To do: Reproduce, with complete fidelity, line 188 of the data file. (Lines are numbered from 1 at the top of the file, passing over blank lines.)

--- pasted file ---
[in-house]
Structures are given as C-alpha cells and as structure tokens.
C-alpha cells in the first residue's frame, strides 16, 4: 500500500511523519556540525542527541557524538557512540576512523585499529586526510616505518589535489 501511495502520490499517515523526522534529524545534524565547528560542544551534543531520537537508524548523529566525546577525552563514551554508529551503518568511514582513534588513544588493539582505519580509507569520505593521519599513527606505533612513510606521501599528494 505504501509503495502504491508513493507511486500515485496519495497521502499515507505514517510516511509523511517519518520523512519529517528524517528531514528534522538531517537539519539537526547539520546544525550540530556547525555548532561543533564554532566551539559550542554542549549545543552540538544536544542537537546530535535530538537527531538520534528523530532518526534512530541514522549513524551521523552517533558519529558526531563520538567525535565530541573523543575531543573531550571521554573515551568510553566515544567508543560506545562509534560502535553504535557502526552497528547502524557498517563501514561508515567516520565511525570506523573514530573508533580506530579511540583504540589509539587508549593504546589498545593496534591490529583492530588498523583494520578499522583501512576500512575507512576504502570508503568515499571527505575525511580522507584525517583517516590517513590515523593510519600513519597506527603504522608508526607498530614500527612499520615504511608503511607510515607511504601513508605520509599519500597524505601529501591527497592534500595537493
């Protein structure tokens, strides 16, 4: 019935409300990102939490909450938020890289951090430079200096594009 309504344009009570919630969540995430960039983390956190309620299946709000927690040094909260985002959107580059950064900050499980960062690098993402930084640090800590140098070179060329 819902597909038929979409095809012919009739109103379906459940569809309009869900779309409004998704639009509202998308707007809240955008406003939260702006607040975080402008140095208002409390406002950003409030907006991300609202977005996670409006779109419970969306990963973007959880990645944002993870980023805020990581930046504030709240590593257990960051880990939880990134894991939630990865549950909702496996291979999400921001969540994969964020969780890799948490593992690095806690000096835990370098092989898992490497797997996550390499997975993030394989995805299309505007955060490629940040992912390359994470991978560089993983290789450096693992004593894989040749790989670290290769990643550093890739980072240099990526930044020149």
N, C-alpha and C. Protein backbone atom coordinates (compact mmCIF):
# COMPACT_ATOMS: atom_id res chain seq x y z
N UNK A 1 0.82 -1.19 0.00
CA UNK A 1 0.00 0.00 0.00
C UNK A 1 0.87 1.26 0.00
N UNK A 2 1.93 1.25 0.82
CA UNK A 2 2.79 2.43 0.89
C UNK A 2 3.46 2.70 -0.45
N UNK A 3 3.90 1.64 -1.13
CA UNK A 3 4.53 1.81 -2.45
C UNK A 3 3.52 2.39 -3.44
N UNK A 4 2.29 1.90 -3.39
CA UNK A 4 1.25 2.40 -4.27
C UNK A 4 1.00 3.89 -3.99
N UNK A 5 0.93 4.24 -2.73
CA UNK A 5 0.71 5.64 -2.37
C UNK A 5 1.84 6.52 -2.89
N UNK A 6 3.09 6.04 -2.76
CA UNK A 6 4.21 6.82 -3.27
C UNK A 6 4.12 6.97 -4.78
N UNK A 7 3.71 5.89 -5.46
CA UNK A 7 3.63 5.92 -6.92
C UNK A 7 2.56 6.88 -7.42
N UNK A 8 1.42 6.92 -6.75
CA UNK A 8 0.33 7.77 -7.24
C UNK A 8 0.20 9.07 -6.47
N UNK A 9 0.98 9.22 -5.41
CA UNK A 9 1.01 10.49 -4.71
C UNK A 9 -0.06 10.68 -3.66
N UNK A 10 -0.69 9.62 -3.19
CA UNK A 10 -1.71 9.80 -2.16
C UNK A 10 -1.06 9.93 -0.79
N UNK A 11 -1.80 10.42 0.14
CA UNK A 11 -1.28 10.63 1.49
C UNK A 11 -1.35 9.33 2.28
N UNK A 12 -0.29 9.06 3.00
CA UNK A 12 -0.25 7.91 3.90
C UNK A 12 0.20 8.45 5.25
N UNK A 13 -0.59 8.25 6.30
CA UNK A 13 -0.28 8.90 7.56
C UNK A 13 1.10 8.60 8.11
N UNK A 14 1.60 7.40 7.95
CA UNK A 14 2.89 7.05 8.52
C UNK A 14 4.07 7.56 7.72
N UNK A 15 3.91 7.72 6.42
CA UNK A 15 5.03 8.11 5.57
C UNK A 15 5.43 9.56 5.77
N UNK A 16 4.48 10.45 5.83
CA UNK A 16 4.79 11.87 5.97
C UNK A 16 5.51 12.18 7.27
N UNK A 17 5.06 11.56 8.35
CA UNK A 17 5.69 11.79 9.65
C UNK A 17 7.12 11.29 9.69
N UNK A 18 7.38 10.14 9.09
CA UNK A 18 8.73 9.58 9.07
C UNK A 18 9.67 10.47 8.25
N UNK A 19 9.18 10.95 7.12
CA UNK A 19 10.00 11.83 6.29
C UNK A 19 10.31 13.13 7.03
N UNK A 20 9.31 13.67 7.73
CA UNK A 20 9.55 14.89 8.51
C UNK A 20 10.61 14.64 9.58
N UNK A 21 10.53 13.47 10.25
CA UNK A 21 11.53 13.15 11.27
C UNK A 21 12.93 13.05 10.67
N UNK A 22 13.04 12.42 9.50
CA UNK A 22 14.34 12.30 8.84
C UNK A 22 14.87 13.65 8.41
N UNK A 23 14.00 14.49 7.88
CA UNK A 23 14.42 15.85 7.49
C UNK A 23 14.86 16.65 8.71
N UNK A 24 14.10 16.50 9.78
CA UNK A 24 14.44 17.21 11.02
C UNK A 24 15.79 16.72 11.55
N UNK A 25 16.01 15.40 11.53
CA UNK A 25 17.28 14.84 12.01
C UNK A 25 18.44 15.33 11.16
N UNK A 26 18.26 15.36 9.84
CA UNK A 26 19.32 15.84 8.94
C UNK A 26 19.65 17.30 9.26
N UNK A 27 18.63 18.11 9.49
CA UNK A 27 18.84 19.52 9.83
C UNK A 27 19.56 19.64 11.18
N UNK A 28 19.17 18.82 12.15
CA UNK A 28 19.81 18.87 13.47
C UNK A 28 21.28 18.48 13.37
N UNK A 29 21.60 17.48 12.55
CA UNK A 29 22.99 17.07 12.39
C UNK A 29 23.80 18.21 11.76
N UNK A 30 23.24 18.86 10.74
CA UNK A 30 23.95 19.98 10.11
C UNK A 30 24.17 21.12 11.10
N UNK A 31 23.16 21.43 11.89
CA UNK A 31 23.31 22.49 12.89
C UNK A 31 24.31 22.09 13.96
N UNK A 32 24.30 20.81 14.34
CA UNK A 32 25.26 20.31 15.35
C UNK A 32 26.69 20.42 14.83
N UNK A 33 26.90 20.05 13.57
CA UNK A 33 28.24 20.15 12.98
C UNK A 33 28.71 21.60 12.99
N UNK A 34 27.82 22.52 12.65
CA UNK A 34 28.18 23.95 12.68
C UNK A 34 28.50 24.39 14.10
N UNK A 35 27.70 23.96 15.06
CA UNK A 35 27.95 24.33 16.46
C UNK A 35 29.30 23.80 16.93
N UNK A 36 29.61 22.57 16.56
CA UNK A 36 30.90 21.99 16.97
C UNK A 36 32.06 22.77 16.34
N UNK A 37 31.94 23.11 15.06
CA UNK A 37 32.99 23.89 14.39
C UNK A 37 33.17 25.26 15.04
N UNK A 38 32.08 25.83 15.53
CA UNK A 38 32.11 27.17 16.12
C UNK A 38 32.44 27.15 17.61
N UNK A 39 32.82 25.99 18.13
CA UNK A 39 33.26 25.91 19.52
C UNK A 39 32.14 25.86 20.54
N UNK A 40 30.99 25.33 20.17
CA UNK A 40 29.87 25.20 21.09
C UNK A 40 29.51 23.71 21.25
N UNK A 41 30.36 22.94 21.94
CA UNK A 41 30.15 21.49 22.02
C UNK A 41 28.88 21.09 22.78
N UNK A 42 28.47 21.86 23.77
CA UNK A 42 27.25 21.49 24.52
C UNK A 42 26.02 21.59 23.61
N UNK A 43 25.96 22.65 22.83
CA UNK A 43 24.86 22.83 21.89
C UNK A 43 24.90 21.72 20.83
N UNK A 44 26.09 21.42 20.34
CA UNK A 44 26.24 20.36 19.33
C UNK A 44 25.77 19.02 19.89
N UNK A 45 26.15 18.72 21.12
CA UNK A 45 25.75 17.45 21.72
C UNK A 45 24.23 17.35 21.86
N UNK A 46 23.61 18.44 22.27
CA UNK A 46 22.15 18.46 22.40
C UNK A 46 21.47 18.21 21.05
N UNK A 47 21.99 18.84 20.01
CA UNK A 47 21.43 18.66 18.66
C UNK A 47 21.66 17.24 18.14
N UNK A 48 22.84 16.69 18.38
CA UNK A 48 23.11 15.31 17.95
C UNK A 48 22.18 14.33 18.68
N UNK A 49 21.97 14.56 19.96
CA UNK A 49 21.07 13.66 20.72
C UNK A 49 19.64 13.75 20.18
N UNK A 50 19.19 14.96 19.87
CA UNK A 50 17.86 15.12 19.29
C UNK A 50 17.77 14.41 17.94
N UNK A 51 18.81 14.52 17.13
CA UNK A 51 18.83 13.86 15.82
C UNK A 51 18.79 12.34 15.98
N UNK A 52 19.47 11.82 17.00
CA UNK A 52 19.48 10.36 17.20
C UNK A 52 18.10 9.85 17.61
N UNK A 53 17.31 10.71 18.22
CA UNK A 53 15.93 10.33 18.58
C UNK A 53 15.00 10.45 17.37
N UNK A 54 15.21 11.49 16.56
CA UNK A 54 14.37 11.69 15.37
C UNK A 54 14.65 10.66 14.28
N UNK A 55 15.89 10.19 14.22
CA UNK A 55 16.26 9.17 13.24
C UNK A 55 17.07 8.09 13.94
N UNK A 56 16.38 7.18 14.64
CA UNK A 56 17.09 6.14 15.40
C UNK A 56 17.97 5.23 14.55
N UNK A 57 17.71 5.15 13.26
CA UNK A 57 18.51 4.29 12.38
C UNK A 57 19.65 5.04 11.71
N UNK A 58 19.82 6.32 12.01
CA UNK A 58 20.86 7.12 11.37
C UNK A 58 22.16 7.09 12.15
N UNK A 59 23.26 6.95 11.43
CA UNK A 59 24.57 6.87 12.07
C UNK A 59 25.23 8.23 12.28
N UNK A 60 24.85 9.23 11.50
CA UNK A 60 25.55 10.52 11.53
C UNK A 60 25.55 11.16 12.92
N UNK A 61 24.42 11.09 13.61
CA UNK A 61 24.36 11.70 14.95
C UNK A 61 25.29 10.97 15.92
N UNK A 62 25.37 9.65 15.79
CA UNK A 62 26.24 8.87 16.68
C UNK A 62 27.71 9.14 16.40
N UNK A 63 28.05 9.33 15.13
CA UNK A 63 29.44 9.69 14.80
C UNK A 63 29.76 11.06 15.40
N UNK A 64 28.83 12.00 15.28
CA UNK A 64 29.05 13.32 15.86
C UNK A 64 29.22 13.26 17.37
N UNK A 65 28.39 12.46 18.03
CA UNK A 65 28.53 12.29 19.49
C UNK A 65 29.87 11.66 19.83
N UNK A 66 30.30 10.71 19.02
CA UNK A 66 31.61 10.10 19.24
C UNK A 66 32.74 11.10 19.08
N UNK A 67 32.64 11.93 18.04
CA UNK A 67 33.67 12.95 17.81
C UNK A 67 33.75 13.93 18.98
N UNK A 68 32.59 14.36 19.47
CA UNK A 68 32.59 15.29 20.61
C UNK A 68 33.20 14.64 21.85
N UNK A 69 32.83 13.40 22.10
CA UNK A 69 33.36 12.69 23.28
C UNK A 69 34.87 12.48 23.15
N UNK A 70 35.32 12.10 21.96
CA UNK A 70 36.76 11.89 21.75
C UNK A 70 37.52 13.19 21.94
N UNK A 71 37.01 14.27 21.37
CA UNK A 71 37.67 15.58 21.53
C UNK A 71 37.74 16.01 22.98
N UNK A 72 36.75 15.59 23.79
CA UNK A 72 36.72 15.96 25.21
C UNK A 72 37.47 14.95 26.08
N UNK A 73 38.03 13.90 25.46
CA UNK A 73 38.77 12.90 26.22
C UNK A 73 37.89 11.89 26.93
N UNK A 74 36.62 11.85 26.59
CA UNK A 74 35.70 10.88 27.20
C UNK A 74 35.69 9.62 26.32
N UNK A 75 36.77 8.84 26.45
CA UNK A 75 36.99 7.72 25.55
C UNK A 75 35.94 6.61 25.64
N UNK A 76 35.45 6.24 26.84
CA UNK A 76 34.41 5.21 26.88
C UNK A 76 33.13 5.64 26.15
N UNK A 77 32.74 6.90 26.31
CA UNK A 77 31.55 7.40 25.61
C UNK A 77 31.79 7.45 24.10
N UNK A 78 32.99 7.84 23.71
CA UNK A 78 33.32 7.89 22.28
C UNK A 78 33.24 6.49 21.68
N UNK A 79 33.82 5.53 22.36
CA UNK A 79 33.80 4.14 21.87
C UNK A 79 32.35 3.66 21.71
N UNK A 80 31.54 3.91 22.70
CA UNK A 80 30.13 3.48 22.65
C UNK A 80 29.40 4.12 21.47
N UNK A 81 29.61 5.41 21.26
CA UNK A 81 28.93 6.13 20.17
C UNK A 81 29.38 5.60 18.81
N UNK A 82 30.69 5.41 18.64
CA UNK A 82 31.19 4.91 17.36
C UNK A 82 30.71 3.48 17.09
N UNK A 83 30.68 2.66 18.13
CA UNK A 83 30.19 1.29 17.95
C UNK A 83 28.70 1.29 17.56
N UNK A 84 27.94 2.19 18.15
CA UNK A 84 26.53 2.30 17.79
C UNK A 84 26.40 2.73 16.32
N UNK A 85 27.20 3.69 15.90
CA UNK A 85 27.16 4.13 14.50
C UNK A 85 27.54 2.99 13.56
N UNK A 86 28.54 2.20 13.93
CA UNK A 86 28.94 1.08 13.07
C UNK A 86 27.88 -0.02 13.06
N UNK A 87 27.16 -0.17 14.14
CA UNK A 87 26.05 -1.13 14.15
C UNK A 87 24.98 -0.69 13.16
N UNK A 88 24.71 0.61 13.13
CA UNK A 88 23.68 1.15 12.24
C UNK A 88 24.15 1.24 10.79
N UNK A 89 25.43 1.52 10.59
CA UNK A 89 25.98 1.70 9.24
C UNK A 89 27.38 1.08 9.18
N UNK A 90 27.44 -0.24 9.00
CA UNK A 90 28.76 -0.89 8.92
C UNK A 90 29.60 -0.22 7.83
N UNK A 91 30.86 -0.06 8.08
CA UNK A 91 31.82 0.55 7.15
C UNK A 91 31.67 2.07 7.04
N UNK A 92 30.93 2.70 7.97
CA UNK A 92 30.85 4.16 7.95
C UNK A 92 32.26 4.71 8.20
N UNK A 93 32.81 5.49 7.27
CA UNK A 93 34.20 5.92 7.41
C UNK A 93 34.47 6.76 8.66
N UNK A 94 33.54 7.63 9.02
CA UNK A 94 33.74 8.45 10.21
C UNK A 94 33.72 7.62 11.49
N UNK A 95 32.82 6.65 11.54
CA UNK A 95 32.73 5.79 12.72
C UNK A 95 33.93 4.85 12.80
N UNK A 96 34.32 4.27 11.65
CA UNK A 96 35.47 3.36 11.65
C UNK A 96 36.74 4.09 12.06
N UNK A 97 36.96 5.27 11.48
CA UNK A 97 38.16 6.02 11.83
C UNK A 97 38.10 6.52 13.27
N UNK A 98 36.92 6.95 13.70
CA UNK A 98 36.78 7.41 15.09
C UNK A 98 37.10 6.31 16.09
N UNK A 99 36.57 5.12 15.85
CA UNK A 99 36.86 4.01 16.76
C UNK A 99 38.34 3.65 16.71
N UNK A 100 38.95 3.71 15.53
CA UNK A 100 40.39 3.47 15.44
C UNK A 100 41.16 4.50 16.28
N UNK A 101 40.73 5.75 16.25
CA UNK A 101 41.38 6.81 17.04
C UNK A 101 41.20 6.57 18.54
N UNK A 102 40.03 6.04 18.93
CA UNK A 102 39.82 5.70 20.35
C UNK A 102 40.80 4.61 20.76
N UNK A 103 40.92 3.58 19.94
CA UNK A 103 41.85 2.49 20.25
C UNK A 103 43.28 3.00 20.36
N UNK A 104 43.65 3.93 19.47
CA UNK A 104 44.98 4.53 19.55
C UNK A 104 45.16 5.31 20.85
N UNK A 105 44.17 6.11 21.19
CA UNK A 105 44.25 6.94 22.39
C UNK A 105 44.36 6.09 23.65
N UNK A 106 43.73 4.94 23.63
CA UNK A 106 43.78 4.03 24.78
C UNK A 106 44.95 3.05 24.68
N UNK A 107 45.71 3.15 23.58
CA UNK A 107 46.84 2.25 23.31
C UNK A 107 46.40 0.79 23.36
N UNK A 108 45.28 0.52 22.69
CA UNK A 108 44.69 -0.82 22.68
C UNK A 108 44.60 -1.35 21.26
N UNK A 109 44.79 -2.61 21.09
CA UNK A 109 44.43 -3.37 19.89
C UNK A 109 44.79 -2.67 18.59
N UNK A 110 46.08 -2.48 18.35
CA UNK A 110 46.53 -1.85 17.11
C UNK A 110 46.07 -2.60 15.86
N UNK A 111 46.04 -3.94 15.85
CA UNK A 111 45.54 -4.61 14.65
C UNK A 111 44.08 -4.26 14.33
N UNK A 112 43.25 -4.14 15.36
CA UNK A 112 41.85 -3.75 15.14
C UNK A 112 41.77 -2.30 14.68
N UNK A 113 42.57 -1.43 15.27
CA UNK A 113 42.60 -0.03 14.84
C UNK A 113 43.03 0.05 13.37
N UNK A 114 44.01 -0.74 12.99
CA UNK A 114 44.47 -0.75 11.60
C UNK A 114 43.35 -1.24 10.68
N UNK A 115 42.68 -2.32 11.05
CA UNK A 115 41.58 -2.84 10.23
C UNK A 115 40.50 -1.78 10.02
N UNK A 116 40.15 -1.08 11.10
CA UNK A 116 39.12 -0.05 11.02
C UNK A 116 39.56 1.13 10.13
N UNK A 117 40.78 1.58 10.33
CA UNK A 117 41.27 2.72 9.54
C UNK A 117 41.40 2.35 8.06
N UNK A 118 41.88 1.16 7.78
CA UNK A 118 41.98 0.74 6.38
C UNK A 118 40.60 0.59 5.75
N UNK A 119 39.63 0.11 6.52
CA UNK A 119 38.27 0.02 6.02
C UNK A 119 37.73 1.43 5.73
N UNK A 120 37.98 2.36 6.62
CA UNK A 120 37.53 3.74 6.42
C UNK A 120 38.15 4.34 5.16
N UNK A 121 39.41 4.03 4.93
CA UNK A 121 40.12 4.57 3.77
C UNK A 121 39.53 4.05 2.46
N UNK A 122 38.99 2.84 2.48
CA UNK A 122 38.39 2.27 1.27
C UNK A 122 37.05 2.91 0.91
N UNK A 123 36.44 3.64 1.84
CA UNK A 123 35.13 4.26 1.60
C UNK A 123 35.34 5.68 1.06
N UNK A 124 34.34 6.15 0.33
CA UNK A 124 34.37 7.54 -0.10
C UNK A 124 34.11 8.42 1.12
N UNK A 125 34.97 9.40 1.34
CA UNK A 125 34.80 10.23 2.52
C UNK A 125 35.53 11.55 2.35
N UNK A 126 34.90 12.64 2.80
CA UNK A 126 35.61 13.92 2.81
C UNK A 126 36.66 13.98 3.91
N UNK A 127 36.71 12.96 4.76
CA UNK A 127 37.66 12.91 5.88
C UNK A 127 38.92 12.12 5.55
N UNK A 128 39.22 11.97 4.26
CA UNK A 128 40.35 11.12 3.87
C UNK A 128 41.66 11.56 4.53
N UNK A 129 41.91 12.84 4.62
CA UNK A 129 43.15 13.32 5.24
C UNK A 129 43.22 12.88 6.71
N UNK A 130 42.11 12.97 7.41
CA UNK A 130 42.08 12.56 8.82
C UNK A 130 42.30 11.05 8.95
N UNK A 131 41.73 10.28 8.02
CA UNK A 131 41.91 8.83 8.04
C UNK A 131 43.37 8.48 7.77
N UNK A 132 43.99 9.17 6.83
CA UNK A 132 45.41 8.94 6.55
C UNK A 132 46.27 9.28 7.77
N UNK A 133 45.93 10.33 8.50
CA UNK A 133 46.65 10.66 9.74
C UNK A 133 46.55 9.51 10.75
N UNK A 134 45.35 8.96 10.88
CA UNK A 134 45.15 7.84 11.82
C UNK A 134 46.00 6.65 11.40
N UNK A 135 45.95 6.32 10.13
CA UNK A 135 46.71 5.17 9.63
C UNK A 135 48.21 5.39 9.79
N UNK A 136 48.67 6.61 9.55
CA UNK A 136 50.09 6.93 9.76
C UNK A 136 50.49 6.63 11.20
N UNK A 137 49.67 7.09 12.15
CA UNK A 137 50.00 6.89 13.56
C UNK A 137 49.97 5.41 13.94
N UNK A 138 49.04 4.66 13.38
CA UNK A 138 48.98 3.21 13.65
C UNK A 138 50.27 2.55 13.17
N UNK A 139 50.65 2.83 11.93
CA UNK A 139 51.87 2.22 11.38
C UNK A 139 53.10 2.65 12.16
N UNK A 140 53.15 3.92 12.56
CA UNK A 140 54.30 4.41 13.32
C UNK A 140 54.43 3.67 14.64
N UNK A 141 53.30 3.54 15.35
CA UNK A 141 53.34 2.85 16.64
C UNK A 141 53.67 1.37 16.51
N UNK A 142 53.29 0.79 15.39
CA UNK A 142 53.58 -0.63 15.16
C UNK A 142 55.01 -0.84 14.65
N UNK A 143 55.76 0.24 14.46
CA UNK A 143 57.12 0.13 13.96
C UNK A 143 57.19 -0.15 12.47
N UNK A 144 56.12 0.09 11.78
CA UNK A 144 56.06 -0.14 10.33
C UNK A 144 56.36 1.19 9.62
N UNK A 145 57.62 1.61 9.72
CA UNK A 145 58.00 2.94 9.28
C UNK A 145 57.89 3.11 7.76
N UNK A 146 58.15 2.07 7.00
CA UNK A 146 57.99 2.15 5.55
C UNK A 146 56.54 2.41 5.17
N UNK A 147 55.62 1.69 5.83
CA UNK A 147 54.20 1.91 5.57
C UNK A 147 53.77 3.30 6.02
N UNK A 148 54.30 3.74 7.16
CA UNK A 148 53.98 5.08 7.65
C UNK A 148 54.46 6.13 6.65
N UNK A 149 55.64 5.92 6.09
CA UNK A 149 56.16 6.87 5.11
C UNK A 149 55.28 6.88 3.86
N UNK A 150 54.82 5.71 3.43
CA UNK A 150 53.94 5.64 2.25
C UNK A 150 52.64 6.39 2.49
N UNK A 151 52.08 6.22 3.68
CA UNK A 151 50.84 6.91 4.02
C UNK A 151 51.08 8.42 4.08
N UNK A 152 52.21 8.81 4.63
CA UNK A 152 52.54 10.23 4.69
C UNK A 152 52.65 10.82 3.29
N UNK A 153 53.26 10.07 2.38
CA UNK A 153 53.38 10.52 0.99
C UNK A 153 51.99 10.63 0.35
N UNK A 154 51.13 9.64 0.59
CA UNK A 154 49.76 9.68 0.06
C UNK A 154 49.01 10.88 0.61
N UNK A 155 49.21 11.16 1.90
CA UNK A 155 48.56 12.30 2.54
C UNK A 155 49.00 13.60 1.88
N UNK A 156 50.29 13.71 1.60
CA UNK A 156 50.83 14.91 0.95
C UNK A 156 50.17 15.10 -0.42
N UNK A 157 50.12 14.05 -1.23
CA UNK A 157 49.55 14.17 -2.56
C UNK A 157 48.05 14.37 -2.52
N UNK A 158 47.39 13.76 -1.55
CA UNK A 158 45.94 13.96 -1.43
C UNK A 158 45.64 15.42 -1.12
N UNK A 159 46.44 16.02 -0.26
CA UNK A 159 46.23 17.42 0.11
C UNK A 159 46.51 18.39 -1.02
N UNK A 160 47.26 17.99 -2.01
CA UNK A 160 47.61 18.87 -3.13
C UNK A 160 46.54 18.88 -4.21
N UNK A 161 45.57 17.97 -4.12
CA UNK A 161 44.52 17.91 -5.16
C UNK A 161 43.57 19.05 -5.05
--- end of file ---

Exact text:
CA UNK A 61 24.36 11.70 14.95